Sam Shepard (1943-2017)

Primarily known as an actor (Bloodline, Mud, Cold in JulyDays of HeavenThe Right Stuff, for which he was nominated for an Academy Award for his embodiment of test pilot cool) and playwright (True WestBuried Child, for which he won the Pulitzer Prize, Fool for Love, for which he won one of his many Obie Awards), Sam Shepard had a long relationship with rock ‘n’ roll. He sometimes played drums and/or percussion for the lower east side 1960s New York psychedelic folk band Holy Modal Rounders, here featured in Easy Rider:

In the early ’70s, he collaborated with Patti Smith on the play Cowboy Mouth. Their relationship is featured prominently in her National Book Award winning memoir Just Kids.

Nominally, the playwright co-wrote the largely improvised film Renaldo and Clara shot by Bob Dylan during his 1975-1976 Rolling Thunder Revue. Shepard also published The Rolling Thunder Logbook chronicling his  experience of the tour. A decade later, Shepard co-wrote a song with Dylan:

In 2007, Shepard again collaborated with Patti Smith, playing banjo on her cover of Nirvana’s “Smells Like Teen Spirit”:

John Heard (1945-2017)

Addendum: I must admit that I hesitated to post this obit as I usually only feature people related to music, even if the connection is sometimes somewhat tenuous, and I was unaware of any such connection with John Heard. Turns out there is one. My friend Thom sent me a link to this documentary about the early days of rock ‘n’ roll narrated by Heard.

The Great Bikini Nuclear Adventure

Controversy is mushrooming over the bikini contest a Czech nuclear power plant held to determine which of 10 female applicants would be awarded an internship. Their defense?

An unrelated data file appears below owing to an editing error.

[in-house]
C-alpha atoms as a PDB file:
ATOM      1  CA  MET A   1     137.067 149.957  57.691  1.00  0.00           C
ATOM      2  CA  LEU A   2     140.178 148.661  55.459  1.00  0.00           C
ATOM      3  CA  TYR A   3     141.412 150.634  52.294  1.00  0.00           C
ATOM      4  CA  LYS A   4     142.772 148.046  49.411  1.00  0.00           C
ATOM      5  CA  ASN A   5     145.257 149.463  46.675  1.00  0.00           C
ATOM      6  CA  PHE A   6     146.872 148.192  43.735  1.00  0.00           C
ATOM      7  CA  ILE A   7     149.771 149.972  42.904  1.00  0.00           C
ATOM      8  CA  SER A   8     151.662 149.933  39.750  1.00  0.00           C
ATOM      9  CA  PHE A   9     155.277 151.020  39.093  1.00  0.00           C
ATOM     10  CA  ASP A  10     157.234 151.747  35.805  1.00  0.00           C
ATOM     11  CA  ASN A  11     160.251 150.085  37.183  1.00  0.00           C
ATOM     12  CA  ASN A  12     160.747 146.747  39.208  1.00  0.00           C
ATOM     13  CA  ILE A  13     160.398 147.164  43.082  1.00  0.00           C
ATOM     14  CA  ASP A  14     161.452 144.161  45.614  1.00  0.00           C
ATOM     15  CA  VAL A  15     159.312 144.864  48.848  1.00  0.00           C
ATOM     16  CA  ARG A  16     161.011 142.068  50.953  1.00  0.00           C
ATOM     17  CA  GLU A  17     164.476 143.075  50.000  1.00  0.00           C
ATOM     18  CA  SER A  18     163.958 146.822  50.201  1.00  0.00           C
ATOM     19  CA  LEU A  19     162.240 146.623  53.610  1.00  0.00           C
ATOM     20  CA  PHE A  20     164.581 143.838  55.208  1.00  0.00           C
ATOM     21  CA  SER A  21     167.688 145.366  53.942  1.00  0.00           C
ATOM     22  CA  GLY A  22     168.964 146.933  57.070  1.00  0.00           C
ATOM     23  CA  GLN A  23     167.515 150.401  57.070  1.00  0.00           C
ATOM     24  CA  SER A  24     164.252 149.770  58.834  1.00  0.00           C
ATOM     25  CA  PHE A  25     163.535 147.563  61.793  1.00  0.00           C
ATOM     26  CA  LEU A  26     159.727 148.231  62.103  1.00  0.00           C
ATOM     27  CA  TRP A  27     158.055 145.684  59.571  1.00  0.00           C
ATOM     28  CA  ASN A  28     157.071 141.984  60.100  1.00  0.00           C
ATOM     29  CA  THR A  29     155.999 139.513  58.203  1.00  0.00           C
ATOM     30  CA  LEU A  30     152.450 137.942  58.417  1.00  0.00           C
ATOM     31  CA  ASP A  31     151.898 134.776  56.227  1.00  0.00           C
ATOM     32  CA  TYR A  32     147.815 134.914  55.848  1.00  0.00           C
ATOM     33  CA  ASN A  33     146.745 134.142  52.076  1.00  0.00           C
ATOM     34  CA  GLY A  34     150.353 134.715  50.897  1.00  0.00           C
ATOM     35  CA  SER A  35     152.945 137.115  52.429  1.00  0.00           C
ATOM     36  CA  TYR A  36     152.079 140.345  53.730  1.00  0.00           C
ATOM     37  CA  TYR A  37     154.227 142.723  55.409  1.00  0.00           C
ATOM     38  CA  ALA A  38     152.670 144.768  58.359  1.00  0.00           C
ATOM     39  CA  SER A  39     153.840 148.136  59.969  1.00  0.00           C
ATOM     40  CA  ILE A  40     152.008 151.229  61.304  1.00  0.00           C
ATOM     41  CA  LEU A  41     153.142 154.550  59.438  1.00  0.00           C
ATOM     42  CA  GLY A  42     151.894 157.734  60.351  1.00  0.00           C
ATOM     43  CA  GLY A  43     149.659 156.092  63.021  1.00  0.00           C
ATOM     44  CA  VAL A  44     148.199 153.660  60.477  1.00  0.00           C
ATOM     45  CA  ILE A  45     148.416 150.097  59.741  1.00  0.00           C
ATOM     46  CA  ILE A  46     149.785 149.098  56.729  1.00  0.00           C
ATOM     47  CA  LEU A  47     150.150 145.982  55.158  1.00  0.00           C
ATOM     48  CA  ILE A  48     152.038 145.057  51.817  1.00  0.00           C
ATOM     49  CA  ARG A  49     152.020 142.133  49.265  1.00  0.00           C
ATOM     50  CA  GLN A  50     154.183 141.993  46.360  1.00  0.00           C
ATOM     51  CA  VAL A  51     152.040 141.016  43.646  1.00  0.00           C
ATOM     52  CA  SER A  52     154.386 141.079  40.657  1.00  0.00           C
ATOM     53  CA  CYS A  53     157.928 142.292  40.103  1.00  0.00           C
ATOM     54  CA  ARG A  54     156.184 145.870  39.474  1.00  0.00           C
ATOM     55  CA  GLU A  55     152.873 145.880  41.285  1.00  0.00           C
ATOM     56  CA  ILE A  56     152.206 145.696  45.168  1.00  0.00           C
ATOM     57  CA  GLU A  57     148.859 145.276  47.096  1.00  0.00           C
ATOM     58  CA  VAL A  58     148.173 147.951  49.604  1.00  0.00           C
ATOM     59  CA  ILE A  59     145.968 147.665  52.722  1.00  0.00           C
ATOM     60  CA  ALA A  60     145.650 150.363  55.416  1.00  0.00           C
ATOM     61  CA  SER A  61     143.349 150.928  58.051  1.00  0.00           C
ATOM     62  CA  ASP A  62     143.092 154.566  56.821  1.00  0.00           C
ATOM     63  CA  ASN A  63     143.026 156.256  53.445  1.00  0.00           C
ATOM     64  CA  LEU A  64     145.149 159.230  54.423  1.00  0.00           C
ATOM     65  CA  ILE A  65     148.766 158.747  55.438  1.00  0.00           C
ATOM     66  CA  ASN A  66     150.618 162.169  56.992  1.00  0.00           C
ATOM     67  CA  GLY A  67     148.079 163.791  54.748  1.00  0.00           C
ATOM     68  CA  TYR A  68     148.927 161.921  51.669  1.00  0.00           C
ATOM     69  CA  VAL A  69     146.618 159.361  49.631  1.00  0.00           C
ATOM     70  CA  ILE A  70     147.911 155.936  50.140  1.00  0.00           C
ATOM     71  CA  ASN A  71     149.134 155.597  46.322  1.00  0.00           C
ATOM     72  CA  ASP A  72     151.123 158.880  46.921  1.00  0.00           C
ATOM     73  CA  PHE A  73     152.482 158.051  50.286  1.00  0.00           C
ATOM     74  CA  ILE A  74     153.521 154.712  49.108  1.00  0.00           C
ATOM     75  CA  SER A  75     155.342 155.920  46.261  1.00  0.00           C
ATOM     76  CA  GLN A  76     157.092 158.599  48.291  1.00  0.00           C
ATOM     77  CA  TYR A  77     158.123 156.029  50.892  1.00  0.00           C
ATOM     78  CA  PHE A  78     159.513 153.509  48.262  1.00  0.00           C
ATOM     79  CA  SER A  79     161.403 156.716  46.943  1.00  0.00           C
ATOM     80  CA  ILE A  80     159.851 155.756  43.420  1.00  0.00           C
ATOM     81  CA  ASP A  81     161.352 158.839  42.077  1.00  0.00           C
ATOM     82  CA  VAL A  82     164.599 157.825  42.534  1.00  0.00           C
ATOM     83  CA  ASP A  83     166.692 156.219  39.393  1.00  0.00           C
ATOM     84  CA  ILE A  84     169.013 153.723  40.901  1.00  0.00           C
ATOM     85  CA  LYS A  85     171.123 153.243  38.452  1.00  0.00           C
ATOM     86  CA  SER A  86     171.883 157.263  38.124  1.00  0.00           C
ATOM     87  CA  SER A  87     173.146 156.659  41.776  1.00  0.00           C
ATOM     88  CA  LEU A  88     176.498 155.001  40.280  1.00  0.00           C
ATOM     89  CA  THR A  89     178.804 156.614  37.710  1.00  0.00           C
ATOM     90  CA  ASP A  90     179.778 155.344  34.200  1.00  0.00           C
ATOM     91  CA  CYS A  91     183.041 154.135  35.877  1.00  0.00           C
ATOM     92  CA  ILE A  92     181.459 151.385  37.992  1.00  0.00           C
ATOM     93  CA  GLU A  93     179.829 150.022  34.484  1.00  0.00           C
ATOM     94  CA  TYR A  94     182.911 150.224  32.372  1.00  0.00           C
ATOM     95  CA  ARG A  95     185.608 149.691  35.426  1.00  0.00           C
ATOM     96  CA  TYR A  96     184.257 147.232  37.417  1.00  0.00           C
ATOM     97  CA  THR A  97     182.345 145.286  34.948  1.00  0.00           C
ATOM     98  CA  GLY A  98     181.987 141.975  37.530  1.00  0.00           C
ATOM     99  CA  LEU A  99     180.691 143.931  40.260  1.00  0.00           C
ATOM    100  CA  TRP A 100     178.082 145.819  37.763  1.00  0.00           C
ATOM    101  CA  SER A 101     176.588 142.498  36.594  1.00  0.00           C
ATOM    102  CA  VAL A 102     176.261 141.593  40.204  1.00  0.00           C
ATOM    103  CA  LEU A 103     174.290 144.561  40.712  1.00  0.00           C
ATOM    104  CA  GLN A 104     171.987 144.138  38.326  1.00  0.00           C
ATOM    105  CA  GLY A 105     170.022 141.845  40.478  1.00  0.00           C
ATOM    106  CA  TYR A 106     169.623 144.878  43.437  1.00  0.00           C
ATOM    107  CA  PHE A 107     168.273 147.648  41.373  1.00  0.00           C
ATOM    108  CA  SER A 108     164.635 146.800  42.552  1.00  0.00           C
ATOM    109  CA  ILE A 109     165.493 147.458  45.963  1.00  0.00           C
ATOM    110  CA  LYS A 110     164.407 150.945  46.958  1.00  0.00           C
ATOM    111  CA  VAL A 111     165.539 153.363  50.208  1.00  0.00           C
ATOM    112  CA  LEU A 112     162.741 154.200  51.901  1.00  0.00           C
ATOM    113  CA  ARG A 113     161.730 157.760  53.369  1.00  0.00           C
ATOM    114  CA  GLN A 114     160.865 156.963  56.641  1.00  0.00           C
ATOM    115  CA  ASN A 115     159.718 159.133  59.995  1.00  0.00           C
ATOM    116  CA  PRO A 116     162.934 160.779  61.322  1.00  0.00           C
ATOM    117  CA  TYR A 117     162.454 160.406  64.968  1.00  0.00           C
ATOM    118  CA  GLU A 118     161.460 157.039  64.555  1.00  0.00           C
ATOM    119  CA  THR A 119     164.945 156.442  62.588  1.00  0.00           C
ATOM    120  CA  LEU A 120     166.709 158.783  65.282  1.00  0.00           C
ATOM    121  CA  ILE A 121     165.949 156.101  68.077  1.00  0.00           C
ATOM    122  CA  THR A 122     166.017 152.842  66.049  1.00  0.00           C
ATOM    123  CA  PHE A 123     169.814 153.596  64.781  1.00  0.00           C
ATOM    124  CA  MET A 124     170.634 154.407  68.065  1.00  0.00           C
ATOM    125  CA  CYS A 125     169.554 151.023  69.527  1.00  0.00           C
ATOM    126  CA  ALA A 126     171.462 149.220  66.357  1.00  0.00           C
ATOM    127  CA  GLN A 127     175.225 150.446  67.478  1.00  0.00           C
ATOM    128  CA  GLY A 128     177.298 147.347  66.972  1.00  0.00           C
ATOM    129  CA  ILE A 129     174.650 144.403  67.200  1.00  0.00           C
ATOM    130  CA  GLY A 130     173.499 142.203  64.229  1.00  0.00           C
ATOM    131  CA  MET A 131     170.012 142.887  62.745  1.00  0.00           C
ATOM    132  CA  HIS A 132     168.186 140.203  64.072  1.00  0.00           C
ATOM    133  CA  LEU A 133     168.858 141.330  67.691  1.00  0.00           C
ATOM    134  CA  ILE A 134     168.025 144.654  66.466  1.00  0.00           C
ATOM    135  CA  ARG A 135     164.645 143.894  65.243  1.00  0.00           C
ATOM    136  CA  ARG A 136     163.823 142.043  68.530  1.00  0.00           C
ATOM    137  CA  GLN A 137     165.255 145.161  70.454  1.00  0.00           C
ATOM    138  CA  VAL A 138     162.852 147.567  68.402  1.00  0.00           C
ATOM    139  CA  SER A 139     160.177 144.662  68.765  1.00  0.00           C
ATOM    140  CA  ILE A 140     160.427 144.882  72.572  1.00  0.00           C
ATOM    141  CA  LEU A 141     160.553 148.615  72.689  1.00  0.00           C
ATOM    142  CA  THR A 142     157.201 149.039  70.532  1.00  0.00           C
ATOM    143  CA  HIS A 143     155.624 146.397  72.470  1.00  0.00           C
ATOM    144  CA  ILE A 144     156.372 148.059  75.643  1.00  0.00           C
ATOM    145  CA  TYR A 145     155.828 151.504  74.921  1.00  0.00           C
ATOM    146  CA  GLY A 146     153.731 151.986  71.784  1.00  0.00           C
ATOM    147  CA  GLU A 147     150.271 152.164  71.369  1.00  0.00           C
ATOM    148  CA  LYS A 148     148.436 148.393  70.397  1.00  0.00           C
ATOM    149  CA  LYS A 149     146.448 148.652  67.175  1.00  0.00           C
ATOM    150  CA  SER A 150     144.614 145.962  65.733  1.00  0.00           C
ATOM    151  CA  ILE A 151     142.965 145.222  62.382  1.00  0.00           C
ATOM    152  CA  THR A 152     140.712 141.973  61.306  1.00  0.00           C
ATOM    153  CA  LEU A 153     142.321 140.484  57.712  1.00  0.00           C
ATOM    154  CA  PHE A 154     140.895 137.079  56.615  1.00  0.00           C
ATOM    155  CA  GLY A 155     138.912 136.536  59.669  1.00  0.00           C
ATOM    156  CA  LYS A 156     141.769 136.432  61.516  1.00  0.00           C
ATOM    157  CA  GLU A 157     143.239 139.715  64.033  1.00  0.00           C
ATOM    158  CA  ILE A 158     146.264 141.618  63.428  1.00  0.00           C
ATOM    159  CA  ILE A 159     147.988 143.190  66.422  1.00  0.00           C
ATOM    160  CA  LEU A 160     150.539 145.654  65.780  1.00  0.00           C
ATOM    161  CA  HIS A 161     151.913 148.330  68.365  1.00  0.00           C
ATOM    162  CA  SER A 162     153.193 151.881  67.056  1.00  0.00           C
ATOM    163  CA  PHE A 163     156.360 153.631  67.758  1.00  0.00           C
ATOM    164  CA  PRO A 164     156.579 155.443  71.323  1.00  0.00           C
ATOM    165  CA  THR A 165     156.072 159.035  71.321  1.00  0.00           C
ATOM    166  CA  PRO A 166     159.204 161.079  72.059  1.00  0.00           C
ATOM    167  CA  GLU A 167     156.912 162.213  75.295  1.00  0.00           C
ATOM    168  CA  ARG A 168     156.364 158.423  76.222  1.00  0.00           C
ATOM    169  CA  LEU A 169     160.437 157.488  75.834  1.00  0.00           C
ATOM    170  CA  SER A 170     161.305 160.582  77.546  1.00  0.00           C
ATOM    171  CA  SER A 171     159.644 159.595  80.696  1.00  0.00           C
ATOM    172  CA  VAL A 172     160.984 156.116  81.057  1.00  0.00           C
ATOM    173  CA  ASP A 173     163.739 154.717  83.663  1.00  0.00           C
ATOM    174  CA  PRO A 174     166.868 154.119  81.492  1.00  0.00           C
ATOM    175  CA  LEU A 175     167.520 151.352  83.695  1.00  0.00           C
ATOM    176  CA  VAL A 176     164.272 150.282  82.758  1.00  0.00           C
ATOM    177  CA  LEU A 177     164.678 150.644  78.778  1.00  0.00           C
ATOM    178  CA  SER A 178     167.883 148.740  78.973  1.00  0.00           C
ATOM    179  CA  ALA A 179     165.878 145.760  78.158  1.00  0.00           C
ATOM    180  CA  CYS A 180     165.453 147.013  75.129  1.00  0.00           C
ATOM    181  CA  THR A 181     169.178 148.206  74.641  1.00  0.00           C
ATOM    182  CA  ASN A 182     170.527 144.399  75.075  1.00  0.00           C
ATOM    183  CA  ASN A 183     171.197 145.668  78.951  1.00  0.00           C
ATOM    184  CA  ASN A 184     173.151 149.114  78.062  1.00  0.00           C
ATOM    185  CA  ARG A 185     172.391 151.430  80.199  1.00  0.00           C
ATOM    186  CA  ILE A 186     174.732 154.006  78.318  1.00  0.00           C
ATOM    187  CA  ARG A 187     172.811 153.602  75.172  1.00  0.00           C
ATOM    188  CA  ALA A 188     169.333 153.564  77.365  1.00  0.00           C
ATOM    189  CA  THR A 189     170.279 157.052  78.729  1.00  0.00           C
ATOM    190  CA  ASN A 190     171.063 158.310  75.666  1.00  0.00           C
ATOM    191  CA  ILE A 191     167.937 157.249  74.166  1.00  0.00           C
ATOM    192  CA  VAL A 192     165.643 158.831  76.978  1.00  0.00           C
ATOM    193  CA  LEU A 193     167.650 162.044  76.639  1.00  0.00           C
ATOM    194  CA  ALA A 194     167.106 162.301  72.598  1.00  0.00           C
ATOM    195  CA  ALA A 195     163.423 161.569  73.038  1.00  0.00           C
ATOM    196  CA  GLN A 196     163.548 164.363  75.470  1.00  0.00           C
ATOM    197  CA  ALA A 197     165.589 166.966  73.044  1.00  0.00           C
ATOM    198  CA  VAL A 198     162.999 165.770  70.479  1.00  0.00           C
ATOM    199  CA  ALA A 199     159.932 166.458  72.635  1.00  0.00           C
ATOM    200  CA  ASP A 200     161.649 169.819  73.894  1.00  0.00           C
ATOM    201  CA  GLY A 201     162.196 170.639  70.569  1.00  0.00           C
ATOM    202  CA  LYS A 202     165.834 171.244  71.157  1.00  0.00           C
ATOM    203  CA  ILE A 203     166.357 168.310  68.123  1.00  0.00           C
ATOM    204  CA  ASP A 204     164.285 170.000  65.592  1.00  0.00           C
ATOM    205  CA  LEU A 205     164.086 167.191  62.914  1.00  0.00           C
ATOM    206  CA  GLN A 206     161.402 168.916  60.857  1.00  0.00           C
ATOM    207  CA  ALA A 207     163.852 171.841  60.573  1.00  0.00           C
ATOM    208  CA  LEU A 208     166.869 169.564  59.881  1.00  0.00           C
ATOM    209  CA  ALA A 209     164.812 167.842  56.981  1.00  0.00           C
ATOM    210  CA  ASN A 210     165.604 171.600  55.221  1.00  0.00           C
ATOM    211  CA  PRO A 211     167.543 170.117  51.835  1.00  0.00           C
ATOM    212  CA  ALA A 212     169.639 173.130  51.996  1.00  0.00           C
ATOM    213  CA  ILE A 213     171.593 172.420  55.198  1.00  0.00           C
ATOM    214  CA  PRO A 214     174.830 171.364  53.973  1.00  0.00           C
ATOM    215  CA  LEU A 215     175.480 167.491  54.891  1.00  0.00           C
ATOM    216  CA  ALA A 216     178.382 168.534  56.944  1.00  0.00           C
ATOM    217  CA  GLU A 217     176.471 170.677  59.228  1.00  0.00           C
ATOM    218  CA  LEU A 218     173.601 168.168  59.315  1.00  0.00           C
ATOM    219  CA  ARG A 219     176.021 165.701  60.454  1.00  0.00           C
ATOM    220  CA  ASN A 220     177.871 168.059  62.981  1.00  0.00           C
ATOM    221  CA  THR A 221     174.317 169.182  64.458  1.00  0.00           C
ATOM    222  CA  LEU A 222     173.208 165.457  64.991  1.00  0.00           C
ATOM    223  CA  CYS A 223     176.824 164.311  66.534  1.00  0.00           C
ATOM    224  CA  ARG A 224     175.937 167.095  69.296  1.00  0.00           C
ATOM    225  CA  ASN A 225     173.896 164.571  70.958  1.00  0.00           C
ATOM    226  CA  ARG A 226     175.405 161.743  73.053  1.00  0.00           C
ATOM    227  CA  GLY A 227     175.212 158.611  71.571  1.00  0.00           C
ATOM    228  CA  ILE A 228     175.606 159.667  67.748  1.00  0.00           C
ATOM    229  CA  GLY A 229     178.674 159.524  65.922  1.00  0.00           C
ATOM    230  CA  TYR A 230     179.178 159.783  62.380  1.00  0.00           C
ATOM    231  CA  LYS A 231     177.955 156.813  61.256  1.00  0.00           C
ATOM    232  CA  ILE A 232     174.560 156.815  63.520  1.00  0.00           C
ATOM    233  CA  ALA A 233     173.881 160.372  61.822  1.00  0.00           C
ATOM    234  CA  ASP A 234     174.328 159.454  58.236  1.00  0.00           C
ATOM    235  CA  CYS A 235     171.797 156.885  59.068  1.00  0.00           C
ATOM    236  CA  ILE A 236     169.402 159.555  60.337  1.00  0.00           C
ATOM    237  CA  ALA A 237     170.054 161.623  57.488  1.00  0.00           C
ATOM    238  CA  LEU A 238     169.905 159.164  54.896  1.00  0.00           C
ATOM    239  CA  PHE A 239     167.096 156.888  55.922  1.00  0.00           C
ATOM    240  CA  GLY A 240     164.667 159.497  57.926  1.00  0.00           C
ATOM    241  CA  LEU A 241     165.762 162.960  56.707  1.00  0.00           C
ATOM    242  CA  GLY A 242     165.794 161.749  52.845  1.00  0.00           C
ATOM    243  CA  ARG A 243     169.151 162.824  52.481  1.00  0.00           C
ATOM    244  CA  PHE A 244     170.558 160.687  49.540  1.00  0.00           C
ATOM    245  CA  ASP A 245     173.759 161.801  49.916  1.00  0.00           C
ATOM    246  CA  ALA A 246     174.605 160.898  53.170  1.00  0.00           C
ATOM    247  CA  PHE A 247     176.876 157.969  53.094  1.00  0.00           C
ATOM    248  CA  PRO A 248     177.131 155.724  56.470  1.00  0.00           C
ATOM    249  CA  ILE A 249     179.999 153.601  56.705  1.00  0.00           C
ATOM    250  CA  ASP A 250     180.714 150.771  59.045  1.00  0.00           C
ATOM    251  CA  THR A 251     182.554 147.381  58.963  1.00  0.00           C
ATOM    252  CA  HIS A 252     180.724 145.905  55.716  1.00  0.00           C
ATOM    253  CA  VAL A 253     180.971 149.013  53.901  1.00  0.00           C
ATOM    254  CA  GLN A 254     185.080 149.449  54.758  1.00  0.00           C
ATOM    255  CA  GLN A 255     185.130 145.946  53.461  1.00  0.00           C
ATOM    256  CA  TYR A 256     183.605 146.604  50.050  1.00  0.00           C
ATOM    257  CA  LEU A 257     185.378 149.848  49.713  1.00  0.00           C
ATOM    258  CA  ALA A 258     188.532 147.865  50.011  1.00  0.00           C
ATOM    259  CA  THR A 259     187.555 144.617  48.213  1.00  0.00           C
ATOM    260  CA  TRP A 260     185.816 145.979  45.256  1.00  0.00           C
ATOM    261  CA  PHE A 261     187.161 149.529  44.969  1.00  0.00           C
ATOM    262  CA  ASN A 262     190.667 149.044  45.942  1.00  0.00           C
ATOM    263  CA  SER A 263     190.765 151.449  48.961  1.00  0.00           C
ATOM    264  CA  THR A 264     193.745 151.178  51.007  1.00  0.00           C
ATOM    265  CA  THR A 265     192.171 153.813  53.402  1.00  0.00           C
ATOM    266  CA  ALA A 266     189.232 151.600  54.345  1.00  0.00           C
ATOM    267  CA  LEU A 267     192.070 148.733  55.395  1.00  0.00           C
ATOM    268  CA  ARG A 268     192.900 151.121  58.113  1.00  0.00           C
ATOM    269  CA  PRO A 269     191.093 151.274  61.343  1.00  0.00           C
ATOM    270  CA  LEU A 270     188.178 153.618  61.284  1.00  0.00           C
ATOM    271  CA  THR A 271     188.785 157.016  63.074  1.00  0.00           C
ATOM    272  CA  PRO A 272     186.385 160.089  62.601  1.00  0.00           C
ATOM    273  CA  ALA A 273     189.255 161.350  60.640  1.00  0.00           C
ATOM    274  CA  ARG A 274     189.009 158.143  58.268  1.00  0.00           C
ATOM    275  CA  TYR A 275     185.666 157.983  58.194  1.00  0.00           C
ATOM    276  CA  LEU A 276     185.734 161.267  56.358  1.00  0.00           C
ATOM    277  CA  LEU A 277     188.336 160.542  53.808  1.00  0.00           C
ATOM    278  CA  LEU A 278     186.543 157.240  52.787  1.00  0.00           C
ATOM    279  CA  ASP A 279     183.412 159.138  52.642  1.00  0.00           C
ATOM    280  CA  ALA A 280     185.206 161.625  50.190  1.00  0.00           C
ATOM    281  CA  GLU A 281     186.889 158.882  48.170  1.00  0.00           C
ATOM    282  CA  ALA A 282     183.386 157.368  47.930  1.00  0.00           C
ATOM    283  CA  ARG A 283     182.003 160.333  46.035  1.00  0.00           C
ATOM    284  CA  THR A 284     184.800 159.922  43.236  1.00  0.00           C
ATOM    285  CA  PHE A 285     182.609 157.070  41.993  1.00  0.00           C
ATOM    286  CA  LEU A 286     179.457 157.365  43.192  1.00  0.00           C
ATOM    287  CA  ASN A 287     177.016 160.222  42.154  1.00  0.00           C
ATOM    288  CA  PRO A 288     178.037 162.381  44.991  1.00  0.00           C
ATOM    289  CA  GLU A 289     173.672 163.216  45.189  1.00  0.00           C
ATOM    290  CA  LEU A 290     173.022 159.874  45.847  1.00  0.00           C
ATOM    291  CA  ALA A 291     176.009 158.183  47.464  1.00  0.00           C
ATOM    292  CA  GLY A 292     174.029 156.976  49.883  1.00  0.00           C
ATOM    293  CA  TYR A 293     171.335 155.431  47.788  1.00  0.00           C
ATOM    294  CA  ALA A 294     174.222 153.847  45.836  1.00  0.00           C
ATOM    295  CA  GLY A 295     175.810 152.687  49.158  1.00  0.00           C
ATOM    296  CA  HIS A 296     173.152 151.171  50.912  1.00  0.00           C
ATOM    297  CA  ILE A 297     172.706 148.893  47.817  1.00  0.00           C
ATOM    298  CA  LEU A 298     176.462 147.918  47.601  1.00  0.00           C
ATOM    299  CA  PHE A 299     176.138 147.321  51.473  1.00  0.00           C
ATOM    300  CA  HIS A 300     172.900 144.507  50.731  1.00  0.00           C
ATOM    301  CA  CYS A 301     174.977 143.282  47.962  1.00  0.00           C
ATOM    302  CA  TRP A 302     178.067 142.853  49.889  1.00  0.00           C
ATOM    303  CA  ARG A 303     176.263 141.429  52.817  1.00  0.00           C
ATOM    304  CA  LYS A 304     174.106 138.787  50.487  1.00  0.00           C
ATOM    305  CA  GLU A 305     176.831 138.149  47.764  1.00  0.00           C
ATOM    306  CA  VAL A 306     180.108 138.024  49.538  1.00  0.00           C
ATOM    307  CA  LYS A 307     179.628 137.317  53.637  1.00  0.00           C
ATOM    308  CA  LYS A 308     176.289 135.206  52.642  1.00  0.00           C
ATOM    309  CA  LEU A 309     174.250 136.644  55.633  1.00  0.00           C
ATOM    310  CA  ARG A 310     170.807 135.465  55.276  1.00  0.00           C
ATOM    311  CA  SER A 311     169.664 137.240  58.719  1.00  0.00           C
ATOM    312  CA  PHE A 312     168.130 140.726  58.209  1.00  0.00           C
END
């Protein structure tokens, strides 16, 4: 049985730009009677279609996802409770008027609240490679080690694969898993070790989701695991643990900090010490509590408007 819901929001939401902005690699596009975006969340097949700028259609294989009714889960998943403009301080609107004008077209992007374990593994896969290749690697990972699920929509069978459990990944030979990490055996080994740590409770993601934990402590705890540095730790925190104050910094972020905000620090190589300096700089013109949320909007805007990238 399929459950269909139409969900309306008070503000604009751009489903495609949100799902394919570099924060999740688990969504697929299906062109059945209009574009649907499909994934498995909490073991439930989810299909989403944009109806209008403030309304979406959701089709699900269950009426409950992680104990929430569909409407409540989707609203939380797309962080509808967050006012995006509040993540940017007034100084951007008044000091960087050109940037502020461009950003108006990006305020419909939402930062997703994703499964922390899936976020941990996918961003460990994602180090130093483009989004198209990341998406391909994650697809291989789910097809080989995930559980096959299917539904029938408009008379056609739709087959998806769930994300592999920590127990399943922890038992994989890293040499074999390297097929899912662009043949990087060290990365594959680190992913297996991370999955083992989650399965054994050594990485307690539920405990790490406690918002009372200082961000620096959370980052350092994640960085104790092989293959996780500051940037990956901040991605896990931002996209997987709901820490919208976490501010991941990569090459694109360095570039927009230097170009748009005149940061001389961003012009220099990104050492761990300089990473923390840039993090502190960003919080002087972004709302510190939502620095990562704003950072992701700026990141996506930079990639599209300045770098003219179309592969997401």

The purpose of the competition was to promote technical education.

But if the original vision raised doubts or concerns, we are very sorry.

Perhaps they would have done better trying to pass the contest off as their tribute to nuclear history.

On July 1, 1946, the U.S. began testing nuclear weapons on the Bikini Atoll (70 years later, the Atoll is still too radioactive for habitation):

Four days later, on July 5, 1946, Louis Reard made a splash at a Paris swimming pool when he introduced his new two-piece swimsuit design. He called it the “bikini” to commemorate the test.

Fourteen years later, on August 8, 1960, Brian Hyland hit #1 on the Billboard charts with “Itsy Bitsy Teenie Weenie Yellow Polka Dot Bikini”:

Thirty-four years after that, sometime during the summer of 1994, The Great Bikini Off-Road Adventure hit drive-in screens (and later USA Network’s Up All Night, where I probably first saw it):

Believe it or not, this sexploitation film promotes a strong environmentalist agenda, not surprising given that it is an unacknowledged adaptation of Edward Abbey‘s agit-prop novel The Monkey Wrench Gang (the filmmakers really didn’t try to hide it, naming characters Abbey, the book’s author, and Hayduke, one of the book’s protagonists). So if these bikini babes had won the internship they probably would have used it as an opportunity to “monkeywrench” the plant.